List of primates of the Orthodox Church in America

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This article is a list of primates of the Orthodox Church in America (OCA).[1]

Prior to the early 1920s, all Orthodox on the North American continent (regardless of ethnicity) were under the jurisdiction of the Russian Orthodox Church. This North American diocese (known by a number of names throughout its history) was ruled by a bishop or archbishop assigned by the Russian Church.

After the Bolshevik Revolution of 1917, communication between the Russian Orthodox Church and the churches of North America was almost completely cut off. In 1920, Patriarch Tikhon of Moscow directed all Russian Orthodox churches outside of Russia to govern themselves autonomously until regular communication and travel could be resumed. As a result, many Orthodox communities with a non-Russian background turned to Churches in their respective homelands for pastoral care and governance.

After declaring the autonomy of the North American Diocese (known as the "Metropolia") in February 1924, Archbishop Platon (Rozhdestvensky) became the first Metropolitan of All America and Canada. Since that time, the primate of the OCA has been known as Metropolitan of All America and Canada, in addition to his role as the archbishop of an OCA diocese. When the OCA (then known as the Russian Orthodox Greek Catholic Church in North America) was granted autocephaly by the Russian Church in 1970 (an act not recognized by all Orthodox jurisdictions), it was renamed the Orthodox Church in America, and the ruling Metropolitan was granted the additional title of His Beatitude.

Name Place of birth Birth name Jurisdiction Dates of rule Notes
Joasaph (Bolotov) Strazhkov, Kashinsky District Ivan Ilyich Bolotov Bishop of Kodiak, Auxiliary of the Irkutsk Diocese 1799 Joasaph was elected bishop in 1796, but news did not reach him until 1798. He returned to Irkutsk and was consecrated in 1799, but died during his return voyage to Alaska.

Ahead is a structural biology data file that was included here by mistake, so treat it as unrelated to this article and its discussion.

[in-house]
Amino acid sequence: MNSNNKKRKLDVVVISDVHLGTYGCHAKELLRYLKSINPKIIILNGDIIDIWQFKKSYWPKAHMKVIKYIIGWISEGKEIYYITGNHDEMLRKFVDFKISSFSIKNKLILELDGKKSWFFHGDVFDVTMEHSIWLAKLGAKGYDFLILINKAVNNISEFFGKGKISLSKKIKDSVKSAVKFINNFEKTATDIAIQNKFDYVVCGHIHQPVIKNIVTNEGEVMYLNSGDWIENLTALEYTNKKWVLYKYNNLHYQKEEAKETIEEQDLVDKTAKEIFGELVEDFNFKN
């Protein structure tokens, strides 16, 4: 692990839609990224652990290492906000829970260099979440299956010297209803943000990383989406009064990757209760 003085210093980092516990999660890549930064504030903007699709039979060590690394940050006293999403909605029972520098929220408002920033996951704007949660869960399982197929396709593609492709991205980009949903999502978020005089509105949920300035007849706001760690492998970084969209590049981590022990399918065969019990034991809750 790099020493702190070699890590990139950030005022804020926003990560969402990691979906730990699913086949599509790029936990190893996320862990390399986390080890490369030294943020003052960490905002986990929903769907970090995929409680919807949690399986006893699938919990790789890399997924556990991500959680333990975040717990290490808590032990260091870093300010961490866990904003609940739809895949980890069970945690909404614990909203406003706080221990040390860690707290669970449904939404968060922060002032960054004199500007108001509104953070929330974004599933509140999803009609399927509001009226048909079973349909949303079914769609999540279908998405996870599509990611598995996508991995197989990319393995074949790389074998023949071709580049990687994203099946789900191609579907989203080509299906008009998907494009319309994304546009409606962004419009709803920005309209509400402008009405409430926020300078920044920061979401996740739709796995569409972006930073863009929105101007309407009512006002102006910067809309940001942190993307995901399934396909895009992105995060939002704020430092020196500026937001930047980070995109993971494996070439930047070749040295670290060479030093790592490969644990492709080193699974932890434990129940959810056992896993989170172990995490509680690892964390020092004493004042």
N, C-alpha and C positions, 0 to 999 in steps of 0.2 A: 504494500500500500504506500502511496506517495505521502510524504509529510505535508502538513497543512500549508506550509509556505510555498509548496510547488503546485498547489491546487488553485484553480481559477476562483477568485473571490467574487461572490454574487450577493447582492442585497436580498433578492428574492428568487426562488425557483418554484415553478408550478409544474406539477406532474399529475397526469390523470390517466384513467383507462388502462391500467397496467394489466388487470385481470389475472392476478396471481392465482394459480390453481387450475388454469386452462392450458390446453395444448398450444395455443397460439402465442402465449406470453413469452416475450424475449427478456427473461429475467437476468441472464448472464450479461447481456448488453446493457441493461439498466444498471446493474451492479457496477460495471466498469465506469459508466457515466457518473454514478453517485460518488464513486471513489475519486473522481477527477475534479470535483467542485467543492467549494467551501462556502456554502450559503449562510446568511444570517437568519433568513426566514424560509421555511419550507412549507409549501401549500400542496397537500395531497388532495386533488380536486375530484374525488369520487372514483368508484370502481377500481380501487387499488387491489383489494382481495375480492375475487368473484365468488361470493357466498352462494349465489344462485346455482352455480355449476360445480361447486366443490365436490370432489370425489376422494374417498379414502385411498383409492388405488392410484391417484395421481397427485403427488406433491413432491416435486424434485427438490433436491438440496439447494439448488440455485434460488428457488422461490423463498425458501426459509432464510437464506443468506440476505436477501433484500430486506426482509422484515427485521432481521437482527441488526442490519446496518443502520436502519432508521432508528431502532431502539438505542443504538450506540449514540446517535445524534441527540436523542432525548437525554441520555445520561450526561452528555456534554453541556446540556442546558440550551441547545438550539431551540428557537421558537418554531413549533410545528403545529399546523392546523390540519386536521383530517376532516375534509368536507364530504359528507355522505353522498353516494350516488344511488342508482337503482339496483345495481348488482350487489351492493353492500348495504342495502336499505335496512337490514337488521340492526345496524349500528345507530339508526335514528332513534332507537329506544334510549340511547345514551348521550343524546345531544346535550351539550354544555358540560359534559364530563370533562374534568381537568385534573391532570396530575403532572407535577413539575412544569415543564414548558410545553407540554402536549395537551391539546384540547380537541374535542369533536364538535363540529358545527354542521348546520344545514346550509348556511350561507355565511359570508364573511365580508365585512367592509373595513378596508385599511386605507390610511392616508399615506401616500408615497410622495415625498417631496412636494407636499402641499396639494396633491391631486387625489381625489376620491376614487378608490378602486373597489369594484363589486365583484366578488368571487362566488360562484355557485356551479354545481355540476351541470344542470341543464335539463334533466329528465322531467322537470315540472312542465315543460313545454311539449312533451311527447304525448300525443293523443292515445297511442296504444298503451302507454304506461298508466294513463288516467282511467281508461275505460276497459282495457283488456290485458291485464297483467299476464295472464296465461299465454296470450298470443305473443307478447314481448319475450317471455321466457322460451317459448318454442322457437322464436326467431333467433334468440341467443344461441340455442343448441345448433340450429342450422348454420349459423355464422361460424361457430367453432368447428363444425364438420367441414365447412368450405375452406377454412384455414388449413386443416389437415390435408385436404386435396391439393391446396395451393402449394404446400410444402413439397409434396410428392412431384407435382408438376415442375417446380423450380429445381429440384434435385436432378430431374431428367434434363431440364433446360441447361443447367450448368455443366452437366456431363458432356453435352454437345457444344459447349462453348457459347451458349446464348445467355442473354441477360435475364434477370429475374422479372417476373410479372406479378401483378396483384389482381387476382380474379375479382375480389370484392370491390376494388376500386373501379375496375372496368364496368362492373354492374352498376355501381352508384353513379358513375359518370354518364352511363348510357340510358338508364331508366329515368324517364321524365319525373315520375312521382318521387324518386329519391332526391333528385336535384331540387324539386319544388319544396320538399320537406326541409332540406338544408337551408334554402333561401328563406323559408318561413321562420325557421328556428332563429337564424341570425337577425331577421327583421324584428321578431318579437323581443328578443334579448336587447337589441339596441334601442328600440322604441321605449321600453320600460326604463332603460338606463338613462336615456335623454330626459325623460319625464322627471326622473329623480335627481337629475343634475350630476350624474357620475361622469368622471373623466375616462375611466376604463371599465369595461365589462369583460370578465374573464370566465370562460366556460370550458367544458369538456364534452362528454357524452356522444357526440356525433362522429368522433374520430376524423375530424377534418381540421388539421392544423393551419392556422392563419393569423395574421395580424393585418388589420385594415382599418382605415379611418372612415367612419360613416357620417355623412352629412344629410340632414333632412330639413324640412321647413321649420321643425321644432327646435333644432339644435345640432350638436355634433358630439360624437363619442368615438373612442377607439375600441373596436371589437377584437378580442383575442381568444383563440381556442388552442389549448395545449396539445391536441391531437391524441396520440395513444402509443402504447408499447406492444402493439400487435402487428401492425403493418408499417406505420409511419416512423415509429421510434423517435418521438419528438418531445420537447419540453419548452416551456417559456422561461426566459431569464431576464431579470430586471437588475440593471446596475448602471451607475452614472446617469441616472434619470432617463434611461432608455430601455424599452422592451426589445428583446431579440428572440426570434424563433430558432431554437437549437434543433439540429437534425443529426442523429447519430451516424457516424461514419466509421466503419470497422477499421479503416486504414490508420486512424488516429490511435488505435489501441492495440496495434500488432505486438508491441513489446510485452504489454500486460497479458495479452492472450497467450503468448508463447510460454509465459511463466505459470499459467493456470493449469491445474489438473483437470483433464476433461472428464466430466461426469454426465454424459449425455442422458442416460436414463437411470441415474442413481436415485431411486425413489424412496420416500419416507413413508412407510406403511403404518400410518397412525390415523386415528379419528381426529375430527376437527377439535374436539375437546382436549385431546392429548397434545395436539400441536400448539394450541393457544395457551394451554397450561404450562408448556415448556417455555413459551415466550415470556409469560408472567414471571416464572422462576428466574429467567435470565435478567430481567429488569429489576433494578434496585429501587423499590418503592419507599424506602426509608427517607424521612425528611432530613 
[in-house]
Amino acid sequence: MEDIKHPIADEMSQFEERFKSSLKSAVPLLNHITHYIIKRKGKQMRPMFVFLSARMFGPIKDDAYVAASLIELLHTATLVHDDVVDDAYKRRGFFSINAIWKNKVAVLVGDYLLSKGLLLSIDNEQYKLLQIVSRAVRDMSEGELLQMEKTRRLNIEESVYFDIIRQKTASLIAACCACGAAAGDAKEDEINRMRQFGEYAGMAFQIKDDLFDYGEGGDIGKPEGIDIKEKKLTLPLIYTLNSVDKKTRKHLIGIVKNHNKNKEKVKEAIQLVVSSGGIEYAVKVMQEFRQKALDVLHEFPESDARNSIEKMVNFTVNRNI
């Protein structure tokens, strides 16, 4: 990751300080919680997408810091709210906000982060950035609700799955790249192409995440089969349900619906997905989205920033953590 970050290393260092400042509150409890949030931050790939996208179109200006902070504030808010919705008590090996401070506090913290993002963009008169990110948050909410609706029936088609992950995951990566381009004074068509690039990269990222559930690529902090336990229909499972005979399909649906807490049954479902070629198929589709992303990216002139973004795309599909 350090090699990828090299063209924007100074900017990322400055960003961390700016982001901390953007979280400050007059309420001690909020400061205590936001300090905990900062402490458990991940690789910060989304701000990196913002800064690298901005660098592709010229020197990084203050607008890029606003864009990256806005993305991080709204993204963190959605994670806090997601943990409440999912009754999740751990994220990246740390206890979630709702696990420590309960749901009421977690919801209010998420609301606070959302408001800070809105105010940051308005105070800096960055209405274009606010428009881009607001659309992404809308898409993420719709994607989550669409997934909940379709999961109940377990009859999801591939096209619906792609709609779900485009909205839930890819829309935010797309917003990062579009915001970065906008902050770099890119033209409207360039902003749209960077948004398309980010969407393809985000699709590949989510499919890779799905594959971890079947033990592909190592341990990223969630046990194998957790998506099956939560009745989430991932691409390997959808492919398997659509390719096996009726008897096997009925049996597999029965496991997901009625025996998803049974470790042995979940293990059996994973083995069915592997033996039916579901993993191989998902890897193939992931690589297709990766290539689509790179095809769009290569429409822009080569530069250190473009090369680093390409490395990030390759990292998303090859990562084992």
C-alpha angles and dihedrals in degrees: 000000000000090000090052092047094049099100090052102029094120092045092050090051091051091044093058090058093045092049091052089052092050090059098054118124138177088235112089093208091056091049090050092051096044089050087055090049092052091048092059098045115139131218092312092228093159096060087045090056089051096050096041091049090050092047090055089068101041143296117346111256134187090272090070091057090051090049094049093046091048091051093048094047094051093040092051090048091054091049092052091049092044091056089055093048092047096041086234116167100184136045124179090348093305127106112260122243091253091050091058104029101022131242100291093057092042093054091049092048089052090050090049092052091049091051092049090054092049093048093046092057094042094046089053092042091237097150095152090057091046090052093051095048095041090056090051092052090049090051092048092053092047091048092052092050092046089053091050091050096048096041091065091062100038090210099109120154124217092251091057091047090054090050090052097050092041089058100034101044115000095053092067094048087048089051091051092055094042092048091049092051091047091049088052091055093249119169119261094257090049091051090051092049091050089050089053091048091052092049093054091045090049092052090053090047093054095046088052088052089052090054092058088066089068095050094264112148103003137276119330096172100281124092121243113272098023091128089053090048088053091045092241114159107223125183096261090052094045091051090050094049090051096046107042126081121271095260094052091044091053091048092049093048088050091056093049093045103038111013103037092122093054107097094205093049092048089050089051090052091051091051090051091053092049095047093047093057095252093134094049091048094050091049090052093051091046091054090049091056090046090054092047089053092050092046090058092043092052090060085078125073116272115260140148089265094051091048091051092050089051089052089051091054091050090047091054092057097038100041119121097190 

Innocent (Veniaminov) Anginskoye, Verkholensk District Ivan (John) Evseyevich Popov-Veniaminov Bishop of Kamchatka, the Kurile and Aleutian Islands 1840–50
Archbishop of Kamchatka, the Kurile and Aleutian Islands 1850–68
Peter (Ekaterinovsky) Saratov Oblast Theodore (Fyodor) Ekaterinovsky Bishop of Novoarkhangelsk, Auxiliary of the Kamchatka Diocese 1859–66
Paul (Popov) Yeniseysk Province Paul Popov Bishop of Novoarkhangelsk, Auxiliary of the Kamchatka Diocese 1866–70 With the Alaska purchase in 1867, Alaska became a territory of the United States.
John (Mitropolsky) Kaluga, Russia Stephen Mitropolsky Bishop of the Aleutians and Alaska 1870–77
Nestor (Zakkis) Arkangelsk, Russia Baron Nikolai Pavlovich Zakkis Bishop of the Aleutians and Alaska 1878–82 Following the death of Bishop Nestor in 1882, the Diocese of the Aleutians and Alaska fell under the jurisdiction of the Metropolitan of St. Petersburg until 1887.
Vladimir (Sokolovsky-Avtonomov) Senkovka, Poltava Oblast Vasily Grigorievich Sokolovsky-Avtonomov Bishop of the Aleutians and Alaska 1887–91
Nicholas (Adoratsky) Bishop of the Aleutians and Alaska 1891 Bishop Nicholas was transferred to another see before traveling to North America to assume his duties as ruling bishop.
Nicholas (Ziorov) Kherson Oblast Michael Zacharovich Ziorov Bishop of the Aleutians and Alaska 1891–98 In 1898, Bishop Nicholas was transferred to Russia, to serve as Archbishop of the Diocese of Tver and Kashin.